By Aaron Earls
In 1952, Congress designated the first Thursday in May to be the National Day of Prayer. But most Americans say they pray every day, which makes the U.S. unique among wealthier countries.
Out of 102 countries examined, Pew Research found the U.S. to stand alone with high levels of wealth ($56,000 per-capita gross domestic product) and daily prayer (55%).
“In every other wealthy country surveyed—that is, those with a per-capita GDP over $30,000—fewer than 40% of adults say they pray every day,” according to the Pew report.
By contrast, poorer nations are more likely to have residents who regularly pray. Every country where at least 70% of adults say they pray each day has a per-capita GDP under $20,000.
Some poor countries are outliers in how little they pray. In Vietnam, which has a $6,000 per-capita GDP, 14% of adults say they pray every day.
Among all 102 nations surveyed, the national average of people who say they pray every day is 49%.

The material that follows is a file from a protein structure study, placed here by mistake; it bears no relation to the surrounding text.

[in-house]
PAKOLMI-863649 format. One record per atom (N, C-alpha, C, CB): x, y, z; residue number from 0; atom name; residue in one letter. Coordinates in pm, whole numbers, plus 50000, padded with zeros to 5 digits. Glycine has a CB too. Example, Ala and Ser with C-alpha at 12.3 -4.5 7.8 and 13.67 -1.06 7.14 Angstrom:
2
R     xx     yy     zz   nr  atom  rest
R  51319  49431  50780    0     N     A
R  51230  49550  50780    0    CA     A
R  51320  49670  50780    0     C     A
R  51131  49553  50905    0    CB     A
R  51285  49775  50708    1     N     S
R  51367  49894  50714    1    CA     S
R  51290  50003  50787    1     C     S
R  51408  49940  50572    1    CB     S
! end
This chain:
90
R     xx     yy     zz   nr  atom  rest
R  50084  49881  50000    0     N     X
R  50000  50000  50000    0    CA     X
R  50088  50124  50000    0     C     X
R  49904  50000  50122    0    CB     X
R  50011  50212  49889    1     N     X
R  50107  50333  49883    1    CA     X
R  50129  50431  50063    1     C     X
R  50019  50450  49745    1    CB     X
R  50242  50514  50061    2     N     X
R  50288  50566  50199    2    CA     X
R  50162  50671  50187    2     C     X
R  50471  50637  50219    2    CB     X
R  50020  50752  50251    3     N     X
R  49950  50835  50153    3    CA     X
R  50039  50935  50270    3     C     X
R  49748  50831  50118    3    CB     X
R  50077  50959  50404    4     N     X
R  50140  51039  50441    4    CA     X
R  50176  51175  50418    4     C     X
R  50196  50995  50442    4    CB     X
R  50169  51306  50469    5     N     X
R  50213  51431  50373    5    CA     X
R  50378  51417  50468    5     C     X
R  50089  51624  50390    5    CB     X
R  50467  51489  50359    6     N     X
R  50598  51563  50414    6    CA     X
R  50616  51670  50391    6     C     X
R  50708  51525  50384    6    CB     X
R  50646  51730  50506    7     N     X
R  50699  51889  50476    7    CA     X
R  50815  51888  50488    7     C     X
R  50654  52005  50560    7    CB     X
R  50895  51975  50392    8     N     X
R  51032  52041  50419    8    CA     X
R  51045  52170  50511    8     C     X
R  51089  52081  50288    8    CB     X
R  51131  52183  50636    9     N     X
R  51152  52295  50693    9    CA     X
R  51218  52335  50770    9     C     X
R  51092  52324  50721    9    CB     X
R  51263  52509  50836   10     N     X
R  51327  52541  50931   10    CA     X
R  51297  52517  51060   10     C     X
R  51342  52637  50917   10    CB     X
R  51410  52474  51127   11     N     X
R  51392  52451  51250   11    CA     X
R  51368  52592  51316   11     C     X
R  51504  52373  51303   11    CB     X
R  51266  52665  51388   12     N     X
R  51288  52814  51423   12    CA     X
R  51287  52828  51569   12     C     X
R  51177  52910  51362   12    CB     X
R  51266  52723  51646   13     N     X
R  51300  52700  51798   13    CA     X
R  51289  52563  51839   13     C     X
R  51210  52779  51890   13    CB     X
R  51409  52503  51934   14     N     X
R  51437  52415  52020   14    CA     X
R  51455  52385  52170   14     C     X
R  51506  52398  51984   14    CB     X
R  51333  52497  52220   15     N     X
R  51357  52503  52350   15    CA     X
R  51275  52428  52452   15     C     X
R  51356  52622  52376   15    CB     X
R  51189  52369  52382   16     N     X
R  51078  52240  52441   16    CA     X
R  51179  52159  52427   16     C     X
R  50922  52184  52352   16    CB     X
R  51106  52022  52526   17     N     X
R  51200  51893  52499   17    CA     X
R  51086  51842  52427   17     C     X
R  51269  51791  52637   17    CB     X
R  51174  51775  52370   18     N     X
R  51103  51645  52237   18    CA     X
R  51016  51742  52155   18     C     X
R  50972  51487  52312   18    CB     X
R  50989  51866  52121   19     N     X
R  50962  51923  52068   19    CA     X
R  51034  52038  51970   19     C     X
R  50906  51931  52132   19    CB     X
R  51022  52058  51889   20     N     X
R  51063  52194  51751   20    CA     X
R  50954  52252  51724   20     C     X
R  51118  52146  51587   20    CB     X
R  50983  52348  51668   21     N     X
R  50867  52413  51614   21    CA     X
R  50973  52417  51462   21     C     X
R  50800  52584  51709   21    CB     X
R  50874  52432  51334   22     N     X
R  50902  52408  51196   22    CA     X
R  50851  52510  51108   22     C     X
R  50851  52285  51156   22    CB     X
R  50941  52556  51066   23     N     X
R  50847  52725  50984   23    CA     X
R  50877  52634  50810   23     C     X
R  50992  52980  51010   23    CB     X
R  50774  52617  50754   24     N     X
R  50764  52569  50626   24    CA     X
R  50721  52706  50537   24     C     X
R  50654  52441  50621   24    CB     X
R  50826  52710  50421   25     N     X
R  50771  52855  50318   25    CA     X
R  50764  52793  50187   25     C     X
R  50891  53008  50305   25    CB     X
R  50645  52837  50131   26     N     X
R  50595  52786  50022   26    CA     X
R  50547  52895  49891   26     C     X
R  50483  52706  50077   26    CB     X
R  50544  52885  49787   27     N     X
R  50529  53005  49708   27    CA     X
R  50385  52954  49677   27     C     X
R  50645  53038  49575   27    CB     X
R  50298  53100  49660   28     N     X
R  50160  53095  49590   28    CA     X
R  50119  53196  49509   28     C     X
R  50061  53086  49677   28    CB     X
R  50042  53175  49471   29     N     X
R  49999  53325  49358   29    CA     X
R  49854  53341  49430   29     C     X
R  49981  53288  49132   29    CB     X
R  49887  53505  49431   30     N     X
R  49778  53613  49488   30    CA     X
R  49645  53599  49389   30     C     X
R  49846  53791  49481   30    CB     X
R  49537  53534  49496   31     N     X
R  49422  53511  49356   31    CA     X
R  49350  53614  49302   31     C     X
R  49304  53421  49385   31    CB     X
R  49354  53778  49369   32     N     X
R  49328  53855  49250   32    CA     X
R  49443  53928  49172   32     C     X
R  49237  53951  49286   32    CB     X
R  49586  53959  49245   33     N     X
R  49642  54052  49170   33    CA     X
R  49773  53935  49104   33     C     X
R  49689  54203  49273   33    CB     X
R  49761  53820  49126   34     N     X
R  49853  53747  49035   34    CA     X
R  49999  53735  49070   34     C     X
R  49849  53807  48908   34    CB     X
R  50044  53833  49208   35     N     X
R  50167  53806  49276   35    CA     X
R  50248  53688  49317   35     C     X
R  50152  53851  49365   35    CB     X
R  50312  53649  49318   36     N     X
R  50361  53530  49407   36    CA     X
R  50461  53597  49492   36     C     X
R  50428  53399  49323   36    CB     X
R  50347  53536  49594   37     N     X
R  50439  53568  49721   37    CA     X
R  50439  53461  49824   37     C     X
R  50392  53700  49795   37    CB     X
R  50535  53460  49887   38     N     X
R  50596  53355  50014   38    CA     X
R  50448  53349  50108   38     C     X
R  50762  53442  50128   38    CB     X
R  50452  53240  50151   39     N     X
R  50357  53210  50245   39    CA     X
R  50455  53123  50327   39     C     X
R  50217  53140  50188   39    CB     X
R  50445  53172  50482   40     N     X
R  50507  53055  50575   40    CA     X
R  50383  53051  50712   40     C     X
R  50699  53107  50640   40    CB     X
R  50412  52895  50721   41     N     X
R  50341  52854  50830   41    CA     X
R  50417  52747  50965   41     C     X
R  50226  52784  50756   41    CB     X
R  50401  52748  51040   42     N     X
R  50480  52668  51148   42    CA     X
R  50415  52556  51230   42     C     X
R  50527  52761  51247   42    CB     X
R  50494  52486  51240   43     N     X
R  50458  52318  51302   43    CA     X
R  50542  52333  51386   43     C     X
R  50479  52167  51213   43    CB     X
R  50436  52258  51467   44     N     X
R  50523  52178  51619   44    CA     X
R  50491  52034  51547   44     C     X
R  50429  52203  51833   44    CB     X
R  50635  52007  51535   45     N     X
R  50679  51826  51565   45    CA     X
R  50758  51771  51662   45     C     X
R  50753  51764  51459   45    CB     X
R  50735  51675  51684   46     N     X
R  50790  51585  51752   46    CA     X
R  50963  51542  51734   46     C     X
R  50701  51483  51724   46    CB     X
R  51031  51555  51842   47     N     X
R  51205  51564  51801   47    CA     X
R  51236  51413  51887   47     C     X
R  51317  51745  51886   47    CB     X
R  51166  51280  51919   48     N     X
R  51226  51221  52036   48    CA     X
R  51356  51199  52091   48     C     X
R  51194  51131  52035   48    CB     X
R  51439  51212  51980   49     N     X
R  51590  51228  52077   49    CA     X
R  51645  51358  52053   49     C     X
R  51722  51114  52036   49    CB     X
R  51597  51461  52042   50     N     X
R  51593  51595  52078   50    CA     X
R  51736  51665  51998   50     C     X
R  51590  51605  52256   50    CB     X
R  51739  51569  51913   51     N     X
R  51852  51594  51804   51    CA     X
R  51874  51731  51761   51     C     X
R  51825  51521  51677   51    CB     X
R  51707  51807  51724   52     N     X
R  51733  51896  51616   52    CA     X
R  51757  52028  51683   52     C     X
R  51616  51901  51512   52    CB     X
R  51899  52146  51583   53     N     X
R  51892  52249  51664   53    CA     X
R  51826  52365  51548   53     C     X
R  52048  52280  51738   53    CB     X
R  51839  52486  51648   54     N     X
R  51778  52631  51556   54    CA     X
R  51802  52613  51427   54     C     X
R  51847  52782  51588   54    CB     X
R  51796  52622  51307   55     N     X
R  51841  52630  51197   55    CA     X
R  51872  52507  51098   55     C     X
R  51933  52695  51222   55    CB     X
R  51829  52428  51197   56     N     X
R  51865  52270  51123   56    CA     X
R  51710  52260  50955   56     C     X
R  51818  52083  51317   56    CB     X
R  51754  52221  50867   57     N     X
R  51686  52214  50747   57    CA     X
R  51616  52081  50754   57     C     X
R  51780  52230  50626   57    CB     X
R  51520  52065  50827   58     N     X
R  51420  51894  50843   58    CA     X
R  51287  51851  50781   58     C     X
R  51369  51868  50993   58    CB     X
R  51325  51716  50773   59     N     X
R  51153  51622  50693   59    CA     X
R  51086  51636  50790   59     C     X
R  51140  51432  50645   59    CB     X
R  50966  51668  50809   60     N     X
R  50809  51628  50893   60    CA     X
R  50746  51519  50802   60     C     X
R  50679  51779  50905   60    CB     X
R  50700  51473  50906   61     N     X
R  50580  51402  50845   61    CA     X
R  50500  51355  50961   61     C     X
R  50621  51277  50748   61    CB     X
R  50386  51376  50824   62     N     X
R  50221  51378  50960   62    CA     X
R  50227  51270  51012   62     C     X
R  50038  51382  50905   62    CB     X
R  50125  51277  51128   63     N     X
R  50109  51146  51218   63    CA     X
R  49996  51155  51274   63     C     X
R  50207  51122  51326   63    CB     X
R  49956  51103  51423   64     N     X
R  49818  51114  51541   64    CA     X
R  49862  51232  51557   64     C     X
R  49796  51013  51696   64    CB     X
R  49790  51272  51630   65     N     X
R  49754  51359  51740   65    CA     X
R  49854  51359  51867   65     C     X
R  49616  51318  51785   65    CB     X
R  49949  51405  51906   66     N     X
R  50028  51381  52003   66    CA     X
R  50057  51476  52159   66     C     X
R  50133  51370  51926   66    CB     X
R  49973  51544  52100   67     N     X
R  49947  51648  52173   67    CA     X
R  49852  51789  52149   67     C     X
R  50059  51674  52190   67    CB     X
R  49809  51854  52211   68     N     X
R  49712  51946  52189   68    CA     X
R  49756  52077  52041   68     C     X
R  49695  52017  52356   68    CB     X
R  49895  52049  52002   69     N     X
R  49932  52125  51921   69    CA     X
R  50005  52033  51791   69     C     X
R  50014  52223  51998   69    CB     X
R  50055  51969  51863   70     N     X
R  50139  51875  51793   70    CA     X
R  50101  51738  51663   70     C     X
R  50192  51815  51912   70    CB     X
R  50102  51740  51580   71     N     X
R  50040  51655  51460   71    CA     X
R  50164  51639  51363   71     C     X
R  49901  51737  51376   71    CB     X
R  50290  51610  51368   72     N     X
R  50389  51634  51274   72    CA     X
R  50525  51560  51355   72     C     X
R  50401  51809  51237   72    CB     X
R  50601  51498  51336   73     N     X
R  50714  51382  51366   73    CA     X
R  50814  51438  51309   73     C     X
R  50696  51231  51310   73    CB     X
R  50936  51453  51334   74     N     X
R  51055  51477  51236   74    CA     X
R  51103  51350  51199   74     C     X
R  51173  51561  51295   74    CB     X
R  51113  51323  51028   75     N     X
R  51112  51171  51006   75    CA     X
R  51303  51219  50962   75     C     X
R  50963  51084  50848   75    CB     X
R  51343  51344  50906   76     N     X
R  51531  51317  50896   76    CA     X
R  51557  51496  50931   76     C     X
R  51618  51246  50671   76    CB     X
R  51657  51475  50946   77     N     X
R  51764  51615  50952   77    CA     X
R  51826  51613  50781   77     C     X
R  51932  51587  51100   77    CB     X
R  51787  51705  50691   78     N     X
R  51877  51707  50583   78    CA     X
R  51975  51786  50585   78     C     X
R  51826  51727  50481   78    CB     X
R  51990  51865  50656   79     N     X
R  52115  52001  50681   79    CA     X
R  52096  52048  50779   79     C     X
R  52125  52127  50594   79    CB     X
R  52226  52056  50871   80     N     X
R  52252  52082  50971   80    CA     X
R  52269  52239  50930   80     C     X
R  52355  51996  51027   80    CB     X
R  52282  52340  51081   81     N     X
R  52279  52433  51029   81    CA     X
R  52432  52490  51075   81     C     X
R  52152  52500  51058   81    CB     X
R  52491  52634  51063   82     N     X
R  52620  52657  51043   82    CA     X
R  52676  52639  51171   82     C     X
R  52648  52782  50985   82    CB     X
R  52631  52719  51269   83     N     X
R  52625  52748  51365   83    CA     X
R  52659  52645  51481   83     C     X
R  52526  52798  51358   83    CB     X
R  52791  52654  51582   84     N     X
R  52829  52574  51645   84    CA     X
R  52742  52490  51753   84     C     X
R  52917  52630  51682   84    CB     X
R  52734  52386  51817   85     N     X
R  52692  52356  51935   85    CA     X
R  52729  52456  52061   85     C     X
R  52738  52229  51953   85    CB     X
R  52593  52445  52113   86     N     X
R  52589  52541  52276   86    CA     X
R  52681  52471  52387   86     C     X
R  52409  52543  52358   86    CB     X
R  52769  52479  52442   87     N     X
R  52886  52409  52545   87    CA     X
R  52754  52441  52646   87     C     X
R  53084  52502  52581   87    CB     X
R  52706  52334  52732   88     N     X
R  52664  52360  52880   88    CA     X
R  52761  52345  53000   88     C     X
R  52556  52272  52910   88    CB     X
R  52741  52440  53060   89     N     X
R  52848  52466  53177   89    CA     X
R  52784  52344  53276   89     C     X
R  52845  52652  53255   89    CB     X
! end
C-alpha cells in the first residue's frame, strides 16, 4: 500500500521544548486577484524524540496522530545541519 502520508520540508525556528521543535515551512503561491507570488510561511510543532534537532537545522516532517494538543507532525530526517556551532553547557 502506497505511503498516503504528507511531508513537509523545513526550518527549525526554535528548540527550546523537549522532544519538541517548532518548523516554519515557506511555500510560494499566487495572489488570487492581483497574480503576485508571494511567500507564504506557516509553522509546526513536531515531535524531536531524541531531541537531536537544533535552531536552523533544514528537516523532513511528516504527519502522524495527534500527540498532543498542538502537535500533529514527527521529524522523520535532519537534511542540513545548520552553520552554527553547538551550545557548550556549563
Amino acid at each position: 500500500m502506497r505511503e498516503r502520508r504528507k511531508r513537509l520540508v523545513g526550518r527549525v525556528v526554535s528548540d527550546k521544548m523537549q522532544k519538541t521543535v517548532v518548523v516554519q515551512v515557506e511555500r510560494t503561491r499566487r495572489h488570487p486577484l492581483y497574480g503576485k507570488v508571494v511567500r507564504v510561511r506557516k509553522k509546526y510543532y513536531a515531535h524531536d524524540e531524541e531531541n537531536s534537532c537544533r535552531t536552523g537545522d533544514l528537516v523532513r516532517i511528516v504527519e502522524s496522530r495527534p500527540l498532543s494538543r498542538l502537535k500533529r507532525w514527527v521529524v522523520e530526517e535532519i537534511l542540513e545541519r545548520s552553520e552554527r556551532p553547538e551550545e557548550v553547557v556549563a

Certain regions appear to share similar rates of prayer. Nations in Africa, the Middle East, and Southeast Asia tend to have high numbers who say they pray daily.
Europe and other parts of Asia tend to have much lower prayer rates. Post-Christian European nations have some of the lowest levels of prayer, including Spain (23%), France (10%), Germany (9%), and U.K. (6%).
Among the nations surveyed, China (1%) had the smallest percentage of residents who say they pray every day.
South America has nations with high rates of prayer like Paraguay (82%) and Brazil (61%) alongside less prayerful nations like Chile (39%).
Aaron is a writer for LifewayResearch.com.